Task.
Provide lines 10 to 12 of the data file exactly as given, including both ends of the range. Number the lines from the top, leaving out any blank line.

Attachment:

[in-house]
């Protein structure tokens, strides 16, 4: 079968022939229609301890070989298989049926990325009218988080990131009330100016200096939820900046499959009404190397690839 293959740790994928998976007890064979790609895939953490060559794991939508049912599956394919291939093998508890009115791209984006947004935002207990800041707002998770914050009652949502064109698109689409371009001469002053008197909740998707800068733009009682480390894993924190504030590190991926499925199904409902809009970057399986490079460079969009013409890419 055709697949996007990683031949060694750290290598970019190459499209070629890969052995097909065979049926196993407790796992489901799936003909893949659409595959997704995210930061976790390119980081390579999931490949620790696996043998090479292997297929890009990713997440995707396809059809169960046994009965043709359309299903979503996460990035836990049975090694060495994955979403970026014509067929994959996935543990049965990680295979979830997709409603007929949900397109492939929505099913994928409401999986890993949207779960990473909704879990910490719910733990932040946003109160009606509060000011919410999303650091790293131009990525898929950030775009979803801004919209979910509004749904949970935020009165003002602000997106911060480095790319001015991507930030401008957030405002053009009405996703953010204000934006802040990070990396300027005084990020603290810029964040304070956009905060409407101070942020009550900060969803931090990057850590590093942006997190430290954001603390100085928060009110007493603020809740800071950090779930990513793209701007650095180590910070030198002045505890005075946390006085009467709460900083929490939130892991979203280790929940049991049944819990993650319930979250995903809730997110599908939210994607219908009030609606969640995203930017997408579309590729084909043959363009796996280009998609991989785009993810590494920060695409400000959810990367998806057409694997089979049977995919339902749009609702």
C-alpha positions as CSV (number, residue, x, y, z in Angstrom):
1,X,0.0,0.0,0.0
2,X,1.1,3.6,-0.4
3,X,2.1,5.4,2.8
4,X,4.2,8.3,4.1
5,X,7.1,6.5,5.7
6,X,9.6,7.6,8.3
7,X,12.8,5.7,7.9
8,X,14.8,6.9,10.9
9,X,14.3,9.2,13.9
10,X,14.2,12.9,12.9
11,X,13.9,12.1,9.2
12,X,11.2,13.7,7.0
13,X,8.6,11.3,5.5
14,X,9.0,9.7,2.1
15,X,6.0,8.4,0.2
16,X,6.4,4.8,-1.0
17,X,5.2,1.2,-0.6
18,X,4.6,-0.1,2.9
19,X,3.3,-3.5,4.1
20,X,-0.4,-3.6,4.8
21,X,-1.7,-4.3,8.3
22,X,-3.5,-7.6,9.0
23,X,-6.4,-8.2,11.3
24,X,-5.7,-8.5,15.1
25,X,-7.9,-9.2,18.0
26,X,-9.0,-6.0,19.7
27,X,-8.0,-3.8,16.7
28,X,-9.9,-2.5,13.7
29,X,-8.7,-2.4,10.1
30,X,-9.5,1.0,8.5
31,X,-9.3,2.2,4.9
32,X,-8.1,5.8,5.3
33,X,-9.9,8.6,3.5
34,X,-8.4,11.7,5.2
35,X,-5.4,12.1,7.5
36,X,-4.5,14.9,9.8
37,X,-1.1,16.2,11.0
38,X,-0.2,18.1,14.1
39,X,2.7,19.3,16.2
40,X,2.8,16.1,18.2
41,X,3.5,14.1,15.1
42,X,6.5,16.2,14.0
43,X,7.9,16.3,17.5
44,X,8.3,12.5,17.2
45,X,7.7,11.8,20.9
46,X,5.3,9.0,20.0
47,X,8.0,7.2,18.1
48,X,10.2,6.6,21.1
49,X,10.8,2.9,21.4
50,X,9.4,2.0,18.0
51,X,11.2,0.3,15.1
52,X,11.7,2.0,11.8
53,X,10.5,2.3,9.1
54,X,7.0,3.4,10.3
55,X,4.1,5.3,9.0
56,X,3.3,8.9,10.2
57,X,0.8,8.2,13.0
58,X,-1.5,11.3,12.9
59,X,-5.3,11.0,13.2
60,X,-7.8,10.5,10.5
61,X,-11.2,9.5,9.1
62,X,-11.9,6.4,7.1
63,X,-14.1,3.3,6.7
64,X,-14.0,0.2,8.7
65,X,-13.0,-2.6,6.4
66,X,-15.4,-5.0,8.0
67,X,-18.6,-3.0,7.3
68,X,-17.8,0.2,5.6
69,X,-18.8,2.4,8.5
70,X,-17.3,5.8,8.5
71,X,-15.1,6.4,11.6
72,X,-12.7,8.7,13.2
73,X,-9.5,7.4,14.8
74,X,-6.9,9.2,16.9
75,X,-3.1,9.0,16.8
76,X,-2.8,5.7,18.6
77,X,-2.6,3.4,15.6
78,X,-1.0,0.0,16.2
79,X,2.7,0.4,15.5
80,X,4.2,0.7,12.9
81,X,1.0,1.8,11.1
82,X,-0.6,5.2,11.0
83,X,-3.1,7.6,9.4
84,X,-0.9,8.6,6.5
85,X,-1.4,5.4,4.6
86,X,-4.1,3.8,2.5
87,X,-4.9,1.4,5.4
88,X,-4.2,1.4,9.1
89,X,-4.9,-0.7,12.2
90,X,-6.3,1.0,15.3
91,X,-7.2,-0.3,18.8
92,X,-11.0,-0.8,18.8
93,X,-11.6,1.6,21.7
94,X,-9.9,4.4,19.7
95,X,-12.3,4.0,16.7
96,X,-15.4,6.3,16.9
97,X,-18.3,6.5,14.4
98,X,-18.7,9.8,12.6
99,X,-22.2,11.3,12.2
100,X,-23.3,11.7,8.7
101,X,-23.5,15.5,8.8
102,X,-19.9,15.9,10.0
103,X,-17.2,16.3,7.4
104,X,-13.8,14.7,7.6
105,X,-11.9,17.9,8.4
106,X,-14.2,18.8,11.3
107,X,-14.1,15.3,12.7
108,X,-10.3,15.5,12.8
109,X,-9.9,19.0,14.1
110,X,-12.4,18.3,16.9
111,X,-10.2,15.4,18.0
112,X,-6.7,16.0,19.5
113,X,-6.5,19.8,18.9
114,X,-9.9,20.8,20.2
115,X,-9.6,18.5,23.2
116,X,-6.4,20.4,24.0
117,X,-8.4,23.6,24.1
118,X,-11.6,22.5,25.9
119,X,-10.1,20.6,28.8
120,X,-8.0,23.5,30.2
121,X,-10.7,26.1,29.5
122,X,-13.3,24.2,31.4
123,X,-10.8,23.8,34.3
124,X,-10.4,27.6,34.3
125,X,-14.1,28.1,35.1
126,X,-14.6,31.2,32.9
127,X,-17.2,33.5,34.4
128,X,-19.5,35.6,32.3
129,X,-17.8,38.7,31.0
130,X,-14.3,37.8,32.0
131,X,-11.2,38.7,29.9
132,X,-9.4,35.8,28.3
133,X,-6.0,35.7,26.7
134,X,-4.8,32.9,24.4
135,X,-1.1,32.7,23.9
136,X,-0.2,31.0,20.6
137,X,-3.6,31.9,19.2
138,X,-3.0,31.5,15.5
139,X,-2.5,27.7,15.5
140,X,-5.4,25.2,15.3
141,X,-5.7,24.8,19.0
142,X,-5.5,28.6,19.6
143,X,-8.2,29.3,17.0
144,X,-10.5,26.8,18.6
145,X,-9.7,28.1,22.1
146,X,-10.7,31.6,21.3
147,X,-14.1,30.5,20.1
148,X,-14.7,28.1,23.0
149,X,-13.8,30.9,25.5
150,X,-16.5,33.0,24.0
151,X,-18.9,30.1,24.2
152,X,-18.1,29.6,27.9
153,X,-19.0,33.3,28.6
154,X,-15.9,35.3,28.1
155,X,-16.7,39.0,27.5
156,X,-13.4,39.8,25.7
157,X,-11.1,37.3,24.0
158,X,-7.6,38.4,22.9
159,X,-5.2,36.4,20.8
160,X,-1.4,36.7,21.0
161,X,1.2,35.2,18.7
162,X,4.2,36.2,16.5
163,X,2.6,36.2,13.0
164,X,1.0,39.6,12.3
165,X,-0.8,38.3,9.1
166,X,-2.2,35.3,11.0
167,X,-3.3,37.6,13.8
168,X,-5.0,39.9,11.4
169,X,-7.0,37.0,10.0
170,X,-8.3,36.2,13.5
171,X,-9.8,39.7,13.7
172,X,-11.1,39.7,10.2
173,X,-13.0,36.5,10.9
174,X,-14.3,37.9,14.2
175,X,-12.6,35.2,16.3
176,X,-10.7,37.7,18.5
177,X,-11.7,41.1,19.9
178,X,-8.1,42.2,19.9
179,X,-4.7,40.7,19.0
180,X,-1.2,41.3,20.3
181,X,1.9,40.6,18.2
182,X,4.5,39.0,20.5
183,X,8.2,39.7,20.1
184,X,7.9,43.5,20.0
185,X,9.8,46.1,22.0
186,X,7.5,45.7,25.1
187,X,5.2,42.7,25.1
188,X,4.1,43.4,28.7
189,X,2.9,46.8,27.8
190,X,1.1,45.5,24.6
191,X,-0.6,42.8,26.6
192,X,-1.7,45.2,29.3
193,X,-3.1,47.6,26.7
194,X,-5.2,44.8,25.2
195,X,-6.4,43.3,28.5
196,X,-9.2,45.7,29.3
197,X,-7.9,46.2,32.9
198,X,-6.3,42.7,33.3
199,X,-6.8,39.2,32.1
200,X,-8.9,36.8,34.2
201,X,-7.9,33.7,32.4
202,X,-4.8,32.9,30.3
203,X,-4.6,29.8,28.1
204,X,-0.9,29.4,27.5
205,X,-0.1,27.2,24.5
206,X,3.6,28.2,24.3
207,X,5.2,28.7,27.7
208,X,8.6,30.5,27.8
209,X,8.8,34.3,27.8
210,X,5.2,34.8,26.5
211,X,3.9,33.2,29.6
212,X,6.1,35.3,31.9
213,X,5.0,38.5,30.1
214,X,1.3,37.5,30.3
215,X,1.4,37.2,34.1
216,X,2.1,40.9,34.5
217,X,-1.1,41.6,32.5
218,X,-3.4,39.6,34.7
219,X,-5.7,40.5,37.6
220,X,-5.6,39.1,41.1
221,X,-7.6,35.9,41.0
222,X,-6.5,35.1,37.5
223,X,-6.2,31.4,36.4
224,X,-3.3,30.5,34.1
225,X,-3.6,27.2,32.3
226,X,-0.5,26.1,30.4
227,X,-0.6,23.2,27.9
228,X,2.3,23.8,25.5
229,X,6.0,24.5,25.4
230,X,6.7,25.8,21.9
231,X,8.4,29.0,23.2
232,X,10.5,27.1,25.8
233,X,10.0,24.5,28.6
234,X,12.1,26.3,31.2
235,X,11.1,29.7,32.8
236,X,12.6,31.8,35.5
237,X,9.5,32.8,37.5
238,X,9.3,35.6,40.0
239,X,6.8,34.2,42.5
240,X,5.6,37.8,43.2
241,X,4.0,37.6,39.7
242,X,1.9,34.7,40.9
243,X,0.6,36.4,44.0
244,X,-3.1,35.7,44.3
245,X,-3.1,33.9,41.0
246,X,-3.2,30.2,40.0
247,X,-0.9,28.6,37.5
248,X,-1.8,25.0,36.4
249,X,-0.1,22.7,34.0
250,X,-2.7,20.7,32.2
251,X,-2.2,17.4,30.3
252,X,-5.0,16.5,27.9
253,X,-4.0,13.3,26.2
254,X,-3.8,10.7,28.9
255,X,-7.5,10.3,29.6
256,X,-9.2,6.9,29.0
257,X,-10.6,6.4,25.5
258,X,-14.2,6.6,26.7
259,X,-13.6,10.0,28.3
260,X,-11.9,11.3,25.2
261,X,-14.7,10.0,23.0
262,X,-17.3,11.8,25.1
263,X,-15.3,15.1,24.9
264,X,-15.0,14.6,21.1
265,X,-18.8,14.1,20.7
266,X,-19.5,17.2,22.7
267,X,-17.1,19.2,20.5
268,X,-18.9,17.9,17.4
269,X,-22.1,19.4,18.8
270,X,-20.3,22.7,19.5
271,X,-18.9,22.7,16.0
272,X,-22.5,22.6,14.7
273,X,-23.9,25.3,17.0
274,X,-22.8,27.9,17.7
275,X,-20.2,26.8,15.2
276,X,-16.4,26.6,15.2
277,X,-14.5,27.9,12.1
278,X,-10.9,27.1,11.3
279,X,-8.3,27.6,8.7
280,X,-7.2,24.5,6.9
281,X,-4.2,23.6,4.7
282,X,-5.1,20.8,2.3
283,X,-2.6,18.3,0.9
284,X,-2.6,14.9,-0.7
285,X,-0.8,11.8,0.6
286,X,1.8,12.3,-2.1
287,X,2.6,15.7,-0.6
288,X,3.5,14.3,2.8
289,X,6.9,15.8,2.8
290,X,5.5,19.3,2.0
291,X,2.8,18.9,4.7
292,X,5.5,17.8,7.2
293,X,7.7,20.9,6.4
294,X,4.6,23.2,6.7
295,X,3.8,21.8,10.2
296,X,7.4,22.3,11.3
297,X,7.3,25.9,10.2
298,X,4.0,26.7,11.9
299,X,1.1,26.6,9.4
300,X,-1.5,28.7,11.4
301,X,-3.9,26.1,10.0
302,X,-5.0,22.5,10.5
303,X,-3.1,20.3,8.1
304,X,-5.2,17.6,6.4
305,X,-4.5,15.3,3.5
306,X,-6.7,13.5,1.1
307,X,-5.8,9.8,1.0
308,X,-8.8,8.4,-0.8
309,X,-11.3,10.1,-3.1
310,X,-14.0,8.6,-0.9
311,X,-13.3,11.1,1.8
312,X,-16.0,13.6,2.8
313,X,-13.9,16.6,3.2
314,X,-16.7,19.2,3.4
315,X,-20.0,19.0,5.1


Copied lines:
7,X,12.8,5.7,7.9
8,X,14.8,6.9,10.9
9,X,14.3,9.2,13.9